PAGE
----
The Grandest Song Of All



The Grandest Song Of All
Regal Zonophone MR-3288

Listen to “Our Gracie” sing The Grandest Song Of All before a live audience at the Theatre Royal, Drury Lane, London, 6 May 1940,
just days before the Nazi Blitzkrieg on France began.



Fred Godfrey, according to British Library, American Society of Composers, Authors and Publishers (ASCAP), and published sheet music; Performing Right Society also credits Harry Parr-Davies [possibly as arranger] — London: Chappell, 1940.

* * * * * * * * * * * *

Gracie Fields introduced this song at a concert at the Drury Lane Theatre, London, on 30 April 1940; the other star on the bill was Maurice Chevalier. Here is how one newspaper reported the event:

Cheers greeted Gracie Fields last night during the Anglo-French performance at Drury Lane Theatre. On came a dress of red, white and blue, smiling and tossing back her blonde hair, and the boys of all ages showed her how much they appreciated her work of entertaining them.

During her half-an-hour on the stage she had the house in her spell, got colonels and Navy captains singing her choruses, and the battle-dressed pit whistling for more at the end of every song.

The concert was arranged by the N.A.A.F.I. as a “return” to that which took place a fortnight ago at the Paris Opera House and, as then, Maurice Chevalier appeared in the program with Gracie. His triumph was no less than hers.

Gracie sang a new song which went “The grandest song of all is Home Sweet Home”— a sentimental ditty in which she made everyone join.1

Brian Rust has a recording date of 6 May 1940 for the Regal Zonophone disc shown above;2 either Rust has the date wrong, or Gracie performed the song at another concert a week later, when it was recorded for posterity. Curiously, Chevalier biographer Edward Behr does not mention this London visit by the French star; instead, he claims that Chevalier’s return to London in 1947 was his first since 1939.3 Less than four weeks after the concert, Maurice was fleeing Paris ahead of the advancing Germans.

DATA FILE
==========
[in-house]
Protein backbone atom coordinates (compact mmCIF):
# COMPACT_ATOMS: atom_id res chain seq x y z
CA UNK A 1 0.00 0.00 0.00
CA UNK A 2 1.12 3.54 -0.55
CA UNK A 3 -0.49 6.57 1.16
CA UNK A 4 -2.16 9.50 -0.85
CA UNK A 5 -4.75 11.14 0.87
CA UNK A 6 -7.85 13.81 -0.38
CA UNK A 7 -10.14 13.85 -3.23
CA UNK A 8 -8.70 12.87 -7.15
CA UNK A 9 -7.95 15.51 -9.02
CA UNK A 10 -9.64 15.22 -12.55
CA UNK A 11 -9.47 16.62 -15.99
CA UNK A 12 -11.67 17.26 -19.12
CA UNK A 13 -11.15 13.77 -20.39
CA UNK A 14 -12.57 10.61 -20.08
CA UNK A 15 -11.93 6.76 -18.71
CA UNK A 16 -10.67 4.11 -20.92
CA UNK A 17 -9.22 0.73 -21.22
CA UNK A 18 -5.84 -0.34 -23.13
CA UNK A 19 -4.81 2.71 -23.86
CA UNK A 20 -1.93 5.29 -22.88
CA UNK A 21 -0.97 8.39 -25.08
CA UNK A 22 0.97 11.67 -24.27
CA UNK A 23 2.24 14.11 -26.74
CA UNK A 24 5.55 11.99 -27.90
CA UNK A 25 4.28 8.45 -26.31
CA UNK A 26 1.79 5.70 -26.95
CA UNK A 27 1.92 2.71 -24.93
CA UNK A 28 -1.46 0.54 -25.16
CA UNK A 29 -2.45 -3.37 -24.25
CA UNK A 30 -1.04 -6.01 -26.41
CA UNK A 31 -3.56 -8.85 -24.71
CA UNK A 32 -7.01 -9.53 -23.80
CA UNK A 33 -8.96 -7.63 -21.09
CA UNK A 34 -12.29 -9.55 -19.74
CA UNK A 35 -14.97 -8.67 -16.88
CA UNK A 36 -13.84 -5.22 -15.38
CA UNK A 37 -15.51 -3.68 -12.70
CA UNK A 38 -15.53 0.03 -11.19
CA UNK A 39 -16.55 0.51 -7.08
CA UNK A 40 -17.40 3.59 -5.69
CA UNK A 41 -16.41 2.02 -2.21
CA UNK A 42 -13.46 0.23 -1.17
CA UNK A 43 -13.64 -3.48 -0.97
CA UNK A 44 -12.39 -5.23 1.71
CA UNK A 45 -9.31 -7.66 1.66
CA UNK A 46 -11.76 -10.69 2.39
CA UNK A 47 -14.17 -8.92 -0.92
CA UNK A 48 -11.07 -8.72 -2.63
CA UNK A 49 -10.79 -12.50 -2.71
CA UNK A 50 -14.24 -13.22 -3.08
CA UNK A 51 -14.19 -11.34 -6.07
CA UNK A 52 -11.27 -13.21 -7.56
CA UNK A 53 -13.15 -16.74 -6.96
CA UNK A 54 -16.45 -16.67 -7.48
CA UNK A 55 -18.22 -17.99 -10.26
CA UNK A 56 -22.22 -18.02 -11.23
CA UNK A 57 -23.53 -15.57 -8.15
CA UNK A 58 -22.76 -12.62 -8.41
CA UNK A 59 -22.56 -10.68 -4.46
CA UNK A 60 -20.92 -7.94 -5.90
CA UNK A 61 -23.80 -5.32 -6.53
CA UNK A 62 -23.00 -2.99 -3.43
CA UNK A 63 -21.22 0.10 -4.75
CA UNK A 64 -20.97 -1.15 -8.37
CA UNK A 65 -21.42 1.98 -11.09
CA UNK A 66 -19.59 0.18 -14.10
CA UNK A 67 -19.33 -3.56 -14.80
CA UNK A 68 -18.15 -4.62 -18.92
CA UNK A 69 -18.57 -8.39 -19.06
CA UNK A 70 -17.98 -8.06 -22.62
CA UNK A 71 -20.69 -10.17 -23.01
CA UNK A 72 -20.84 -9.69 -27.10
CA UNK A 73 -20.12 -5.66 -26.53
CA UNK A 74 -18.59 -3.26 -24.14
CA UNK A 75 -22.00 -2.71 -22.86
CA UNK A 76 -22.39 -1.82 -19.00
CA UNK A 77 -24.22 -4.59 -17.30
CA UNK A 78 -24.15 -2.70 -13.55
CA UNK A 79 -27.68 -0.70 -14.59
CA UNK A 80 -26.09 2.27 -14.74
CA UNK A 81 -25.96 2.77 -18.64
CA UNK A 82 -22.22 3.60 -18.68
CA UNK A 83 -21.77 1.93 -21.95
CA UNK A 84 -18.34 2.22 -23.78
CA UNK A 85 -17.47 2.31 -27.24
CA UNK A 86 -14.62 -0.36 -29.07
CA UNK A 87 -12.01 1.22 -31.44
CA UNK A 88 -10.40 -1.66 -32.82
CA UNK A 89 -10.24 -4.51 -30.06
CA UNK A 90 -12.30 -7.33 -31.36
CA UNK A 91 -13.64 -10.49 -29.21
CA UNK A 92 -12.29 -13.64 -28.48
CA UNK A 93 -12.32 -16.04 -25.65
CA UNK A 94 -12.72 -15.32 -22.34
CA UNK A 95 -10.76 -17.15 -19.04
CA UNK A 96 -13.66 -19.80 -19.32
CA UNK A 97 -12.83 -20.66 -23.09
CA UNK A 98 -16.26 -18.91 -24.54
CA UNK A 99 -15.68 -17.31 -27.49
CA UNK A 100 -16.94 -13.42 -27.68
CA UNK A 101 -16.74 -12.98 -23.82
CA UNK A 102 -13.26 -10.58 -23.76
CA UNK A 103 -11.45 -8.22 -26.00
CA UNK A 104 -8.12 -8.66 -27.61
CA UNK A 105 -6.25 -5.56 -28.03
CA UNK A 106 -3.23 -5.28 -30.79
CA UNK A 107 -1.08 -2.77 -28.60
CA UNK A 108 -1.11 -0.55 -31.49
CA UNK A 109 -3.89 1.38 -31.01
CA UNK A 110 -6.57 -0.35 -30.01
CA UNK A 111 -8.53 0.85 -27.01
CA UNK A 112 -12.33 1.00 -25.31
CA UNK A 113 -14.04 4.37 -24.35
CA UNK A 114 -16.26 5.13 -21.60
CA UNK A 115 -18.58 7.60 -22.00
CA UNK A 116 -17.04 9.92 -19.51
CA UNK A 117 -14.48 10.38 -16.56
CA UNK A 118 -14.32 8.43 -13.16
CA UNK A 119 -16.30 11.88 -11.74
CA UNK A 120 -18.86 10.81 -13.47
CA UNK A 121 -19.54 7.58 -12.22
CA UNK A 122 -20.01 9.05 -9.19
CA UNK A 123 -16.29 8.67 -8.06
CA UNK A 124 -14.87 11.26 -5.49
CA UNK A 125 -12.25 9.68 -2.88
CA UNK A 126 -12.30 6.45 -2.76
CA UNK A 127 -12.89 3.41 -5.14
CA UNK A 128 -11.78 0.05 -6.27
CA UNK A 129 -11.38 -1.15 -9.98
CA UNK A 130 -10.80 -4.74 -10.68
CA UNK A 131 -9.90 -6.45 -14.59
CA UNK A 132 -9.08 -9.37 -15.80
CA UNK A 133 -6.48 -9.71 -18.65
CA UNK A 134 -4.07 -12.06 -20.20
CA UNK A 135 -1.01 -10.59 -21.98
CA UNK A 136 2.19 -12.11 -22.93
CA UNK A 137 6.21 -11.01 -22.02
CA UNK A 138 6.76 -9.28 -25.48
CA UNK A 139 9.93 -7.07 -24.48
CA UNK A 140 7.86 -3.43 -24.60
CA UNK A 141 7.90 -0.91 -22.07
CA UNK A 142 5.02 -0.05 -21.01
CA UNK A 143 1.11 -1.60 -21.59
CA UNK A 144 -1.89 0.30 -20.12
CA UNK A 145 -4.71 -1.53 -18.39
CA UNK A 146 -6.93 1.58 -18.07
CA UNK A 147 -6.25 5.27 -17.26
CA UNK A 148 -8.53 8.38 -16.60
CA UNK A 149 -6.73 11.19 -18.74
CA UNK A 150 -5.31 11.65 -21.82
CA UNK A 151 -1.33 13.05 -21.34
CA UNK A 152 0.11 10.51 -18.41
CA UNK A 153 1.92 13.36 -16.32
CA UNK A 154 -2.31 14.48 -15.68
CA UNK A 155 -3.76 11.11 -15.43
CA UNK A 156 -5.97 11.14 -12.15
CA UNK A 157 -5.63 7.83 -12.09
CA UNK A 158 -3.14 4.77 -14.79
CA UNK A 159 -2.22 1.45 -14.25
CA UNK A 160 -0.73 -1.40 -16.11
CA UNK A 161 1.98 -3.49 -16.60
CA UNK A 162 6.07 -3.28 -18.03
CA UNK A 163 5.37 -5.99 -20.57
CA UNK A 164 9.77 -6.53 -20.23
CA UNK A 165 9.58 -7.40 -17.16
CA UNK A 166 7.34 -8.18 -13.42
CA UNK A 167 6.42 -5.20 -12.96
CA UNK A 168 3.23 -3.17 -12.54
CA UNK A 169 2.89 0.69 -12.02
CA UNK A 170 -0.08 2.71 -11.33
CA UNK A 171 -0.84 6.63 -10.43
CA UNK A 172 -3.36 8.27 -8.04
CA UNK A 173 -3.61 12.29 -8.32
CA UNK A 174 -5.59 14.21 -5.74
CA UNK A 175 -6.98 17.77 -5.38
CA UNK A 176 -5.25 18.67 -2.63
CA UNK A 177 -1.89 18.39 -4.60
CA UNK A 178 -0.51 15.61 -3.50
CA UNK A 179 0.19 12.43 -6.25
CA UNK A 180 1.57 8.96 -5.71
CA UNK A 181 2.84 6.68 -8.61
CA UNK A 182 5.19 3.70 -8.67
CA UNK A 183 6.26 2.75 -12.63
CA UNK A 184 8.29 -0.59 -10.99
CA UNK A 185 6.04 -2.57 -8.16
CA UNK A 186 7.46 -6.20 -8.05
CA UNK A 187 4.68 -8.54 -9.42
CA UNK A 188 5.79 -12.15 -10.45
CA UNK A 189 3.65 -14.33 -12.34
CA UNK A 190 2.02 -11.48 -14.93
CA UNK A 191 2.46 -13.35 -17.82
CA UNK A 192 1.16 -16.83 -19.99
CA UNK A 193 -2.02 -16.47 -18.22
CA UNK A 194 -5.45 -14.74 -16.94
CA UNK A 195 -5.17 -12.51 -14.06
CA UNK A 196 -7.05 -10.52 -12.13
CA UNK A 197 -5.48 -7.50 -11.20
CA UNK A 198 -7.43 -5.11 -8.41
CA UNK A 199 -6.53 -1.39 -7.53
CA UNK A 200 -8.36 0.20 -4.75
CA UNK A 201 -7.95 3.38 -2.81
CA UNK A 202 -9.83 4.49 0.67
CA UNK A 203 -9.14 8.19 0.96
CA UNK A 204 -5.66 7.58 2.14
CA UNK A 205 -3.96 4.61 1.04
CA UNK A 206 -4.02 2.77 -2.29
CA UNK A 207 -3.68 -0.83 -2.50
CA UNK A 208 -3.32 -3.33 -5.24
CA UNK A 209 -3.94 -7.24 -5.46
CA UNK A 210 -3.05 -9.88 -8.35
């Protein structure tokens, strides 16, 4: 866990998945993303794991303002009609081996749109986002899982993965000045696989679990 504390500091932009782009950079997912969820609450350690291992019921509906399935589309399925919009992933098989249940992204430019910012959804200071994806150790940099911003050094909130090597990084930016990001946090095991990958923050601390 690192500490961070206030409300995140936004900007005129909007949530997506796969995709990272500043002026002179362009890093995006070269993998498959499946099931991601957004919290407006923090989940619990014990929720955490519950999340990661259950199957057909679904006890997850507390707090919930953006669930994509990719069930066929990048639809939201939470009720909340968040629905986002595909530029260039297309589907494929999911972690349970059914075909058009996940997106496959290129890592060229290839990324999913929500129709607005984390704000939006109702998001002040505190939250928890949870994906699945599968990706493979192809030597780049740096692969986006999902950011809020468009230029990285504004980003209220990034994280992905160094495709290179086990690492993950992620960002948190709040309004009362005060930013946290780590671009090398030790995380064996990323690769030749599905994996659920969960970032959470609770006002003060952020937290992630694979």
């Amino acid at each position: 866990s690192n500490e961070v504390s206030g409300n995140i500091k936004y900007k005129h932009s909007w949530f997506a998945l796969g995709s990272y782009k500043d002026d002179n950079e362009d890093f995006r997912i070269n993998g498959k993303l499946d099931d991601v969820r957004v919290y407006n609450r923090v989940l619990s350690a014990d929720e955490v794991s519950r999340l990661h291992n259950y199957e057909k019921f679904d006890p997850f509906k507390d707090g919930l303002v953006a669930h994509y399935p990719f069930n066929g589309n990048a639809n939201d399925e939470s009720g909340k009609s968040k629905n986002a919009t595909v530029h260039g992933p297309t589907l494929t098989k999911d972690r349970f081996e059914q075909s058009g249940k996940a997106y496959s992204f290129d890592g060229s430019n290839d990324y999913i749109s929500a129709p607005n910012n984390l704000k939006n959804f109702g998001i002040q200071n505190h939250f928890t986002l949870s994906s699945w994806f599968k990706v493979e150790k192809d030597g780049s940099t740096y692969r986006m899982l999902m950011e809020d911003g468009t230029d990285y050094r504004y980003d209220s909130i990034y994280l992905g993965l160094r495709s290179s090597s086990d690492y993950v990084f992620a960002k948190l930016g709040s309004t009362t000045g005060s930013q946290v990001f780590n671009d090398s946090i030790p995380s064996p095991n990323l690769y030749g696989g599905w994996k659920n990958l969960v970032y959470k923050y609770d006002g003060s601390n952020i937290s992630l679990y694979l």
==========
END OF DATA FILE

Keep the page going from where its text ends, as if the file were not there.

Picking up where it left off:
Wally Banks (Rex 9811, 1940)

Gracie Fields (Regal Zonophone MR-3288, 1940)

Sydney Lipton & His Grosvenor House Dance Orch.; Chips Chippendall, vocal (Columbia FB-2433, 1940)

Decca F7459Joe Loss & His Band; Chick Henderson, vocal (HMV BD-5599, 1940)

Vera Lynn (Decca F-7459, 1940)

Jack Payne & His Band; Robert Ashley, vocal (Decca F-7509, 1940)



1  “Gracie makes the boys cheer,” Aberdeen Journal, 1 May 1940, p. 4.
2   Brian Rust, The Complete Entertainment Discography from the Mid-1890s to 1942, with Allen G. Debus (New Rochelle, NY:
    Arlington House, 1973), p. 282.
3   Edward Behr, The Good Frenchman: The True Story of the Life and Times of Maurice Chevalier (New York: Villard Books, 1993),
     p. 334.